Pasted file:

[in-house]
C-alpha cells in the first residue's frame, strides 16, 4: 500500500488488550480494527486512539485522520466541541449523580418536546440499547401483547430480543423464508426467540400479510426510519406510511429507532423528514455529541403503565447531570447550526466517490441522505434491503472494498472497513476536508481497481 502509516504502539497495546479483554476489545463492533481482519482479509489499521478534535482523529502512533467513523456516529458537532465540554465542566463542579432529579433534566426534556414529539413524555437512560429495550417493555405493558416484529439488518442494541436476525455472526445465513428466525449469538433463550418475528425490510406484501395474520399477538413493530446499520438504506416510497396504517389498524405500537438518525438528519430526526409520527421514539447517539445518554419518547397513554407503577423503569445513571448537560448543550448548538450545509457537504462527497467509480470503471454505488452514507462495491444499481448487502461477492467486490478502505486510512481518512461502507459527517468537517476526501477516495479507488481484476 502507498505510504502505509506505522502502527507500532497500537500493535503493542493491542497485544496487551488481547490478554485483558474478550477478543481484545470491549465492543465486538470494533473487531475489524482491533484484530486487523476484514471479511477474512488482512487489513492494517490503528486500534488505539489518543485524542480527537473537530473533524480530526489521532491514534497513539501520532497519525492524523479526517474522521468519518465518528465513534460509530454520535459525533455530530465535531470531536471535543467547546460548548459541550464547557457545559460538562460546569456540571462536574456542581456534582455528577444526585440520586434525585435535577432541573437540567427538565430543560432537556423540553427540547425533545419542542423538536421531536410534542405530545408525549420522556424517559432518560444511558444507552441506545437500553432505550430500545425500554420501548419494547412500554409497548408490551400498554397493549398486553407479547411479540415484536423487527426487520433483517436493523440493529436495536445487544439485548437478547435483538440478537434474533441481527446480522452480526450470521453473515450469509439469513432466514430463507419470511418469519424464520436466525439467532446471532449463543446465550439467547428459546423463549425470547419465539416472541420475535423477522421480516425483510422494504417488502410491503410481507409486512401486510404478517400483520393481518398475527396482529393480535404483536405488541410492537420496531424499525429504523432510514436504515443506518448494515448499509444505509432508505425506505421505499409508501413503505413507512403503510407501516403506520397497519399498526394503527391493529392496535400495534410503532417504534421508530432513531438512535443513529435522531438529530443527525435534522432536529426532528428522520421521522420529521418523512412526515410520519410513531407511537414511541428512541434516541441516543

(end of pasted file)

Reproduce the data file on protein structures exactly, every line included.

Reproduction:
[in-house]
C-alpha cells in the first residue's frame, strides 16, 4: 500500500488488550480494527486512539485522520466541541449523580418536546440499547401483547430480543423464508426467540400479510426510519406510511429507532423528514455529541403503565447531570447550526466517490441522505434491503472494498472497513476536508481497481 502509516504502539497495546479483554476489545463492533481482519482479509489499521478534535482523529502512533467513523456516529458537532465540554465542566463542579432529579433534566426534556414529539413524555437512560429495550417493555405493558416484529439488518442494541436476525455472526445465513428466525449469538433463550418475528425490510406484501395474520399477538413493530446499520438504506416510497396504517389498524405500537438518525438528519430526526409520527421514539447517539445518554419518547397513554407503577423503569445513571448537560448543550448548538450545509457537504462527497467509480470503471454505488452514507462495491444499481448487502461477492467486490478502505486510512481518512461502507459527517468537517476526501477516495479507488481484476 502507498505510504502505509506505522502502527507500532497500537500493535503493542493491542497485544496487551488481547490478554485483558474478550477478543481484545470491549465492543465486538470494533473487531475489524482491533484484530486487523476484514471479511477474512488482512487489513492494517490503528486500534488505539489518543485524542480527537473537530473533524480530526489521532491514534497513539501520532497519525492524523479526517474522521468519518465518528465513534460509530454520535459525533455530530465535531470531536471535543467547546460548548459541550464547557457545559460538562460546569456540571462536574456542581456534582455528577444526585440520586434525585435535577432541573437540567427538565430543560432537556423540553427540547425533545419542542423538536421531536410534542405530545408525549420522556424517559432518560444511558444507552441506545437500553432505550430500545425500554420501548419494547412500554409497548408490551400498554397493549398486553407479547411479540415484536423487527426487520433483517436493523440493529436495536445487544439485548437478547435483538440478537434474533441481527446480522452480526450470521453473515450469509439469513432466514430463507419470511418469519424464520436466525439467532446471532449463543446465550439467547428459546423463549425470547419465539416472541420475535423477522421480516425483510422494504417488502410491503410481507409486512401486510404478517400483520393481518398475527396482529393480535404483536405488541410492537420496531424499525429504523432510514436504515443506518448494515448499509444505509432508505425506505421505499409508501413503505413507512403503510407501516403506520397497519399498526394503527391493529392496535400495534410503532417504534421508530432513531438512535443513529435522531438529530443527525435534522432536529426532528428522520421521522420529521418523512412526515410520519410513531407511537414511541428512541434516541441516543